Will: How Barney Frank Intervened at GM

General Motors changed its mind. Or maybe not. It is unclear that GM still has a mind of its own, so let us just say that GM changed its decision. The company first announced that it was going to close a parts-distribution center in Norton, Mass. Then it heard from the congressman who represents that community, Barney Frank.

That Democrat chairs the Financial Services Committee, which is mightily important to GM now that it is an appendage of the federal government, which soon will own 60 percent of it. Frank talked to GM's CEO, Fritz Henderson. So the distribution center will not be closed for at least another 14 months.

Is this a glimpse of what life is going to be like under the political economy of state capitalism? Heaven forfend, says Frank. To The Hill newspaper he said, "I don't think this will lead to a pattern," because, well, because the distribution facility was not a dealership or an assembly plant. If that strikes you as a non sequitur, this will, too: Frank stressed that what he did was not improper because he talked to Henderson rather than to someone in the Obama administration. Which is significant because ... never mind.

Frank's motive for intervening in GM's decision making was not political but altruistic. Really. He wanted to save the planet. If the Norton facility were closed, he says, GM parts for New England would be trucked from Philadelphia, and that would complicate the task of turning down Earth's thermostat.

Nowadays, green reasoning is the first refuge of scoundrels. Global warming has become like God: It is an explanation for everything and an all-purpose excuse for the political class to do whatever it wants to do. What a large portion of it wants to do—what it has a metabolic urge to do—is boss people around. It can maximize its opportunities for doing that if it maximizes the number of people dependent on government, and the number of ways in which they are dependent.

Sometimes bribing is a substitute for bossing, as with the "cash for clunkers" idea: Give vouchers worth up to $4,500 to people who trade in their vehicles for more fuel-efficient ones. One rationale for this is, of course, green: It would put a cool compress on Mother Earth's supposedly fevered brow. But the plan also is yet another bailout for the bottomless money pit called Detroit. The plan would entice customers into showrooms.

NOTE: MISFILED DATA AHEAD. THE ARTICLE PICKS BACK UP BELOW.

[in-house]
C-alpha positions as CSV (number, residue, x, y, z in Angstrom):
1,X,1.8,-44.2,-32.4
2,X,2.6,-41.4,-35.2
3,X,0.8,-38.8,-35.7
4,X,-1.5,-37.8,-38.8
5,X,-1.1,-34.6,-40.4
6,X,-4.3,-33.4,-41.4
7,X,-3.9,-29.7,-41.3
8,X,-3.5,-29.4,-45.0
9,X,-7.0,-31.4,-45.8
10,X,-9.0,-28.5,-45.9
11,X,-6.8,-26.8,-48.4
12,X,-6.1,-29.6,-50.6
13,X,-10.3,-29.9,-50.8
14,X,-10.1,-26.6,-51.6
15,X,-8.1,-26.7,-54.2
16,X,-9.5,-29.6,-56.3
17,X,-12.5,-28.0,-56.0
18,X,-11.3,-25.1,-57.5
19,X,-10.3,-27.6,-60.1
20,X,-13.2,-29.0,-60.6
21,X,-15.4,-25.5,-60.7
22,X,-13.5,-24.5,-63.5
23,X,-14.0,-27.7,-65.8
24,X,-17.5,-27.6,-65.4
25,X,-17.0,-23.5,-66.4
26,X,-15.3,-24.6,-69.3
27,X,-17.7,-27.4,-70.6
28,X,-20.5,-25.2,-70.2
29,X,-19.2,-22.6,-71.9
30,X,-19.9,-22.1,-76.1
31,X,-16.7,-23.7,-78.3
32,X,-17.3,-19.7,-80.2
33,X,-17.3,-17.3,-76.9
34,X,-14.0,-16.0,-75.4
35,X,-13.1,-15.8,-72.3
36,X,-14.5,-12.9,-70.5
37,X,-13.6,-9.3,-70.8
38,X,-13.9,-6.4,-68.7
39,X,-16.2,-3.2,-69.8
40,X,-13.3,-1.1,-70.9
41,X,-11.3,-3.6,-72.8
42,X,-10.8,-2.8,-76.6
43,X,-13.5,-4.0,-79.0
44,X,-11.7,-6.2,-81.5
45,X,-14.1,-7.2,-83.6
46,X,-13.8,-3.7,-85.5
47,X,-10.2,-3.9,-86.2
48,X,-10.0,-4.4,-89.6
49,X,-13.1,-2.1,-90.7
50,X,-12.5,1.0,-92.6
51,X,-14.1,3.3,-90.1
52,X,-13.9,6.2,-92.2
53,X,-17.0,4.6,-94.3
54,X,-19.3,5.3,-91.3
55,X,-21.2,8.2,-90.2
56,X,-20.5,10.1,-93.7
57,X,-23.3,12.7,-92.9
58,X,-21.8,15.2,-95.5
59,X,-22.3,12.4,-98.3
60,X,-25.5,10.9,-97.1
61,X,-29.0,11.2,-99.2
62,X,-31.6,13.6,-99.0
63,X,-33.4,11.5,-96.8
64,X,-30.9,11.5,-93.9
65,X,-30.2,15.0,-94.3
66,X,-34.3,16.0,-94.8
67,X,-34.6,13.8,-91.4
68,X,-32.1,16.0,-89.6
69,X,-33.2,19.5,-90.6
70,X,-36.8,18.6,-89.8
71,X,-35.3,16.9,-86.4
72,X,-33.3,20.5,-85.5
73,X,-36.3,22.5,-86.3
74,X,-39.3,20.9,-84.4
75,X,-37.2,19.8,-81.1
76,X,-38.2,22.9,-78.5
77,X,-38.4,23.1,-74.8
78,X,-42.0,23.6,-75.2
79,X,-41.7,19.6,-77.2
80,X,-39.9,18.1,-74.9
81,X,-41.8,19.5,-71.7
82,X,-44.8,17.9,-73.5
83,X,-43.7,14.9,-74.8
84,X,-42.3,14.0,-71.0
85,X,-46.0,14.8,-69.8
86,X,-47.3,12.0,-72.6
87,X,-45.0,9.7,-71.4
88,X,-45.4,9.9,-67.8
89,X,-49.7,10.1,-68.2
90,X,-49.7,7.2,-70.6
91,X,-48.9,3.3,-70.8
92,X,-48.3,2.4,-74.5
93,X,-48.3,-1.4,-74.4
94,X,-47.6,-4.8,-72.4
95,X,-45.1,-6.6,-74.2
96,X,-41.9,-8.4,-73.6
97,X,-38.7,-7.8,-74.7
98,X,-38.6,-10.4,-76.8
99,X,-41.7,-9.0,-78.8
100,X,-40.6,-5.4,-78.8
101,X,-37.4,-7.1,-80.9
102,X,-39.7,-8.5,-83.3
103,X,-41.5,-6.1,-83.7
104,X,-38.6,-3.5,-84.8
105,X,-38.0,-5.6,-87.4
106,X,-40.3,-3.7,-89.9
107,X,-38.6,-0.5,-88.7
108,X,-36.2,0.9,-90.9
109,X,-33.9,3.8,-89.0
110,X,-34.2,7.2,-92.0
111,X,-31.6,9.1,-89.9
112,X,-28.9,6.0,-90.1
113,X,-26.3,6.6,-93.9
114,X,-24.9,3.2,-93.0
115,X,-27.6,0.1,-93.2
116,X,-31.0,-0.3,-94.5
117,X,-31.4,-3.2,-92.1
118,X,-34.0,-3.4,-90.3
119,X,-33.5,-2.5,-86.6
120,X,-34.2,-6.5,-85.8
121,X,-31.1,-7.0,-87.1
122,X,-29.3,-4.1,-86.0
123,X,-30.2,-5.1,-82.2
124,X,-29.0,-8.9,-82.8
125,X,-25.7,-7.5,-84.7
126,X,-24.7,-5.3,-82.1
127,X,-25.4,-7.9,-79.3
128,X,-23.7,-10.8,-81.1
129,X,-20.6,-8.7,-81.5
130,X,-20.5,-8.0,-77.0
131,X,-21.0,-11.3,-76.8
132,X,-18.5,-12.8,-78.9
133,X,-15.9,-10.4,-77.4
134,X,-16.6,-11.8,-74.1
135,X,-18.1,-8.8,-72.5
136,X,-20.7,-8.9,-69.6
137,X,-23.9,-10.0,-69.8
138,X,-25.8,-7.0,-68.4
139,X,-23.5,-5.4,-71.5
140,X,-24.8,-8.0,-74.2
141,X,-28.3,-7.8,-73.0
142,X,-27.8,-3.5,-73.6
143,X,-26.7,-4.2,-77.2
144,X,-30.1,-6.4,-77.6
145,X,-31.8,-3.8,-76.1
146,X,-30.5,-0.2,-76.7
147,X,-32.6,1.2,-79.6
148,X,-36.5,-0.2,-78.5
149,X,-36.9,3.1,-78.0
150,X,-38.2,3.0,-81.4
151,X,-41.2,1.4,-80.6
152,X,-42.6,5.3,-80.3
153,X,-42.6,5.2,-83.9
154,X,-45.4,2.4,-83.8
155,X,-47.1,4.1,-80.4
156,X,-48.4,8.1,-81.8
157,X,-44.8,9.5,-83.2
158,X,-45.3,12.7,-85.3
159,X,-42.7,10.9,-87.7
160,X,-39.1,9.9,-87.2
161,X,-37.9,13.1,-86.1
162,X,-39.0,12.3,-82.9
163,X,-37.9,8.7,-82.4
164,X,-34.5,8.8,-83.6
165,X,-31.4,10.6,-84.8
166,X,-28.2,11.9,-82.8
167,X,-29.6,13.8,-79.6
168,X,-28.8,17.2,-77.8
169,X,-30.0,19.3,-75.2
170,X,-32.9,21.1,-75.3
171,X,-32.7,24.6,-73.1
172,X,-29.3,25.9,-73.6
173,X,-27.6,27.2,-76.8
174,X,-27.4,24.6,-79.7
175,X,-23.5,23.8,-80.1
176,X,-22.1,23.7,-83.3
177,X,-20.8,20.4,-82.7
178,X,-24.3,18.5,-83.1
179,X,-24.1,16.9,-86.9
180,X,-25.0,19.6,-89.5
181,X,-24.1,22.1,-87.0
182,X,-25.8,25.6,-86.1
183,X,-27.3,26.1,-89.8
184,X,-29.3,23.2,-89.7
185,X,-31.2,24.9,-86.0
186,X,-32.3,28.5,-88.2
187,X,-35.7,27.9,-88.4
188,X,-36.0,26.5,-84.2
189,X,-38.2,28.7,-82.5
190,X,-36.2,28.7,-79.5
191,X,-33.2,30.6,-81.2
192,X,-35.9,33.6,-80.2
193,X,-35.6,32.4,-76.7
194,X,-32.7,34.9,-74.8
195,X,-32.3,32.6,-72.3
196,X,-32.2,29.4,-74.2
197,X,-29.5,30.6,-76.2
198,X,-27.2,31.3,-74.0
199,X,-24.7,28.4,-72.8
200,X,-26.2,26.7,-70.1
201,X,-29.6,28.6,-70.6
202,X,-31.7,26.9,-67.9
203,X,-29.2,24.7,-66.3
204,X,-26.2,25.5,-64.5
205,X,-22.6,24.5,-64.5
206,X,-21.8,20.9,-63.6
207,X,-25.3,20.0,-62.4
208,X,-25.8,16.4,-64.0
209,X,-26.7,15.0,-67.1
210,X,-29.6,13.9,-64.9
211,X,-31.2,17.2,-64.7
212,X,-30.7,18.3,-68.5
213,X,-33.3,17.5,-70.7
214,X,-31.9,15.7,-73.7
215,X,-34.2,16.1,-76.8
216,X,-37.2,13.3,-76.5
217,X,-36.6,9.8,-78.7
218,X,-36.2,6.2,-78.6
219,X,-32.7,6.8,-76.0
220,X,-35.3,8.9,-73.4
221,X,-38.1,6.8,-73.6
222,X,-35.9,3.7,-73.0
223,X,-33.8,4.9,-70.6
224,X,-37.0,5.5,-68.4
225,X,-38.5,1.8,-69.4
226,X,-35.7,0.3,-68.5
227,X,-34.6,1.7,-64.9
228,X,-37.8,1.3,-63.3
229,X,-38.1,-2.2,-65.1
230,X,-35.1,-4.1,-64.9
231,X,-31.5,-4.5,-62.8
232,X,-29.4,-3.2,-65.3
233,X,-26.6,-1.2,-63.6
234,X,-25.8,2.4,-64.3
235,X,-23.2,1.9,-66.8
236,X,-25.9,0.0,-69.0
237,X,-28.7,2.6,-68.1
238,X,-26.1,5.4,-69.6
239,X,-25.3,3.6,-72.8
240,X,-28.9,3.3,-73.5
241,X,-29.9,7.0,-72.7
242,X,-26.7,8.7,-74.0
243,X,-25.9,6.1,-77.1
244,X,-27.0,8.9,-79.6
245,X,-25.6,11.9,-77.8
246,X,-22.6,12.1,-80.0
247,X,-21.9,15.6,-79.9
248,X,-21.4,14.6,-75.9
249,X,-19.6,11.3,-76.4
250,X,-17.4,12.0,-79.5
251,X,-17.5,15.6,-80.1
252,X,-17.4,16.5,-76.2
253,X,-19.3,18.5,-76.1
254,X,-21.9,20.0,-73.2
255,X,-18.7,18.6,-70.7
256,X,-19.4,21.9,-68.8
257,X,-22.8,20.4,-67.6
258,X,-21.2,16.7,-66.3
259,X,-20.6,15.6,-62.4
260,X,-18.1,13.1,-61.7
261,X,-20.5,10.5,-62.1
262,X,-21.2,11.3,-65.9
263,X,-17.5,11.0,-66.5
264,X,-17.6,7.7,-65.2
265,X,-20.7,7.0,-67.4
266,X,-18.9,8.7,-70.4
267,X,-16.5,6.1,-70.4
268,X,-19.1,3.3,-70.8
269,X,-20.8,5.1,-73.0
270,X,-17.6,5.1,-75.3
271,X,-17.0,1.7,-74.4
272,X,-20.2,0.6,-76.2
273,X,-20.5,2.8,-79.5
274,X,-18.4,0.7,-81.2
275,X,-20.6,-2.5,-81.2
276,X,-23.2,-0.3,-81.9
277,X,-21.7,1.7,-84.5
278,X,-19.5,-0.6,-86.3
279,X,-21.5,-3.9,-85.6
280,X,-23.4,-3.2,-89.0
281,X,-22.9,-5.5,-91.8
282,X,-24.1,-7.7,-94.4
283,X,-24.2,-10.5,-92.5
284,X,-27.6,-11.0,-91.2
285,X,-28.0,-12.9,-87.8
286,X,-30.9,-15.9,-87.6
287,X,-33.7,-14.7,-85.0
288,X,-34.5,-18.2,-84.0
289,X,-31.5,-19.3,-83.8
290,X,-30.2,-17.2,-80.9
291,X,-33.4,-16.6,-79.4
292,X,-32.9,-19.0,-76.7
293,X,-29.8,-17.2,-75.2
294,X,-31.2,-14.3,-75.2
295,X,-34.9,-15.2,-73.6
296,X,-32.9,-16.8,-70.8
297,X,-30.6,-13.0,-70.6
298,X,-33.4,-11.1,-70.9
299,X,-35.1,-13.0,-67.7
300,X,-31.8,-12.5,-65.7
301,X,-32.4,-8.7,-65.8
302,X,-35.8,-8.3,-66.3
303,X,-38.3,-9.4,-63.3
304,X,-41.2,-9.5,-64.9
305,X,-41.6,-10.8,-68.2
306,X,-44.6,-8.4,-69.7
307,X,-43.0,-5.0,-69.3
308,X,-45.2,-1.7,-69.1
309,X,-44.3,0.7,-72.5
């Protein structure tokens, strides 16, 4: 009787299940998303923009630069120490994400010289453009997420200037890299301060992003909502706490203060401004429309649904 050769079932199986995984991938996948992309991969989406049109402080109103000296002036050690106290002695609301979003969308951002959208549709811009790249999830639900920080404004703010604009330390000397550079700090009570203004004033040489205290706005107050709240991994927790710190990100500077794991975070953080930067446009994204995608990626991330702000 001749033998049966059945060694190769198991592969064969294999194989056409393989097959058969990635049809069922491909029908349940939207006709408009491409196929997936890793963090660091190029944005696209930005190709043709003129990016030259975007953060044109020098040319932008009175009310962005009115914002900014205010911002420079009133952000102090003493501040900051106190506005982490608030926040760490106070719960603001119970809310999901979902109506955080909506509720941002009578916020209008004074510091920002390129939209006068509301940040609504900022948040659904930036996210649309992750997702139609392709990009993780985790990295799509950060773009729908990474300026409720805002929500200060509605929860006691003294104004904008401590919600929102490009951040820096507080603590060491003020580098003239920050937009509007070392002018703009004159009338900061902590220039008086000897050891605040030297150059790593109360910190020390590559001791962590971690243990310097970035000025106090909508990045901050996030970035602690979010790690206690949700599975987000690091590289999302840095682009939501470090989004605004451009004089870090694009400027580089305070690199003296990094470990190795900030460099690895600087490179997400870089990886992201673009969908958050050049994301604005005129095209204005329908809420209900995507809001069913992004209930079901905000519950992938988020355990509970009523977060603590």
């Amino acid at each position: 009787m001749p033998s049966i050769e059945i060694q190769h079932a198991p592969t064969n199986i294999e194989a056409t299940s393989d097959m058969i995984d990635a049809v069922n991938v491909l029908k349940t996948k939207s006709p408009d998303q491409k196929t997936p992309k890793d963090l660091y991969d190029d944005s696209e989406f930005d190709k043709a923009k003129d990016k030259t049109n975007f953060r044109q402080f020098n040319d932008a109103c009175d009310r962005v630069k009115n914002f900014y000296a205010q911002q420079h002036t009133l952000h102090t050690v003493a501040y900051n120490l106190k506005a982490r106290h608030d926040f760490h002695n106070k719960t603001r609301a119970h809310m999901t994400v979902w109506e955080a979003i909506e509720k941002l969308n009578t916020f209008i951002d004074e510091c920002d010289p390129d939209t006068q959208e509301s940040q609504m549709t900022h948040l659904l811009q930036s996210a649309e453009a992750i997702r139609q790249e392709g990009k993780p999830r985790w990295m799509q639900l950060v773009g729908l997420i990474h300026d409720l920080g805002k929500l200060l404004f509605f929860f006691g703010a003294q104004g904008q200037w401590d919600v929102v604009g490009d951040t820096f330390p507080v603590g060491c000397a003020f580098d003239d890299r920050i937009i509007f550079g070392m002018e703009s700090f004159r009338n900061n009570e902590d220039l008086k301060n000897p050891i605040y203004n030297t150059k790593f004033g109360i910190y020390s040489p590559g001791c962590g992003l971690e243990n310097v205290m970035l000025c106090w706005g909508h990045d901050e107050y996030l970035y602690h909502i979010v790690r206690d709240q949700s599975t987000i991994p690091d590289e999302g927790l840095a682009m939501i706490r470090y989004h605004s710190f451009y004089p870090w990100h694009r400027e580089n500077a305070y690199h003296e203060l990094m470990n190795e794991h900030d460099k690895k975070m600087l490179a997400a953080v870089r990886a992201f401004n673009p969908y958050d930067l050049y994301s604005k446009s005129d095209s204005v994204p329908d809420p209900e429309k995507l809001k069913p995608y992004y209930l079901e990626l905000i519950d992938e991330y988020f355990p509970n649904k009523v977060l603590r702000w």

But in a cri de coeur published last week in The Wall Street Journal, two of the senators who dreamed this up lamented that something has gone horribly wrong. Dianne Feinstein, the California Democrat, and Susan Collins, the Maine Republican, are surprised and scandalized that their proposal for manipulating the market has been hijacked by industry lobbyists, who have a different manipulation agenda.

Feinstein and Collins tied their vouchers to purchases of vehicles meeting high fuel-efficiency standards. But the bill passed by the House, and a companion bill lurking in the Senate, would make vouchers available for vehicles meeting less exacting standards. This would help dealers move their unsold inventories of SUVs, pickups and other large vehicles. Feinstein and Collins denounce this as "handouts for Hummers" and say it is evidence of "how quickly a good idea can go bad in Washington."

Actually, it is evidence of what a bad idea they had—getting the government into the business of fine-tuning customers' choices. Once such market manipulations are given a seal of progressive approval, it is not a jaw-dropping shock that things will become messy, with factions competing to get the government to do their bidding.

Two other senators have three better ideas pertaining to the government's wallow in the auto industry. A bill written by Tennessee Republican Lamar Alexander and Utah Republican Bob Bennett would prohibit using any more TARP funds for GM or Chrysler. And it would require that as long as the government owns stock in the companies, the Treasury would have a fiduciary duty to see that the government's investment is managed with the single objective of maximizing the return to taxpayers—not to advance any environmental (hi, Barney), trade, energy, labor or other policy. And it would require the Treasury to distribute, within a year, all its GM and Chrysler stock evenly to the approximately 120 million persons who paid 2008 income taxes.

Although two years ago a share of GM's stock was worth $40, last Friday it was worth $1.22, and now GM has a new government—chosen chairman of its board of directors, Edward Whitacre Jr., who says, "I don't know anything about cars," which means he is like those who appointed him. So the stock distribution will not soon be a bonanza to taxpayers. But unwinding the government's entanglement with GM might be.

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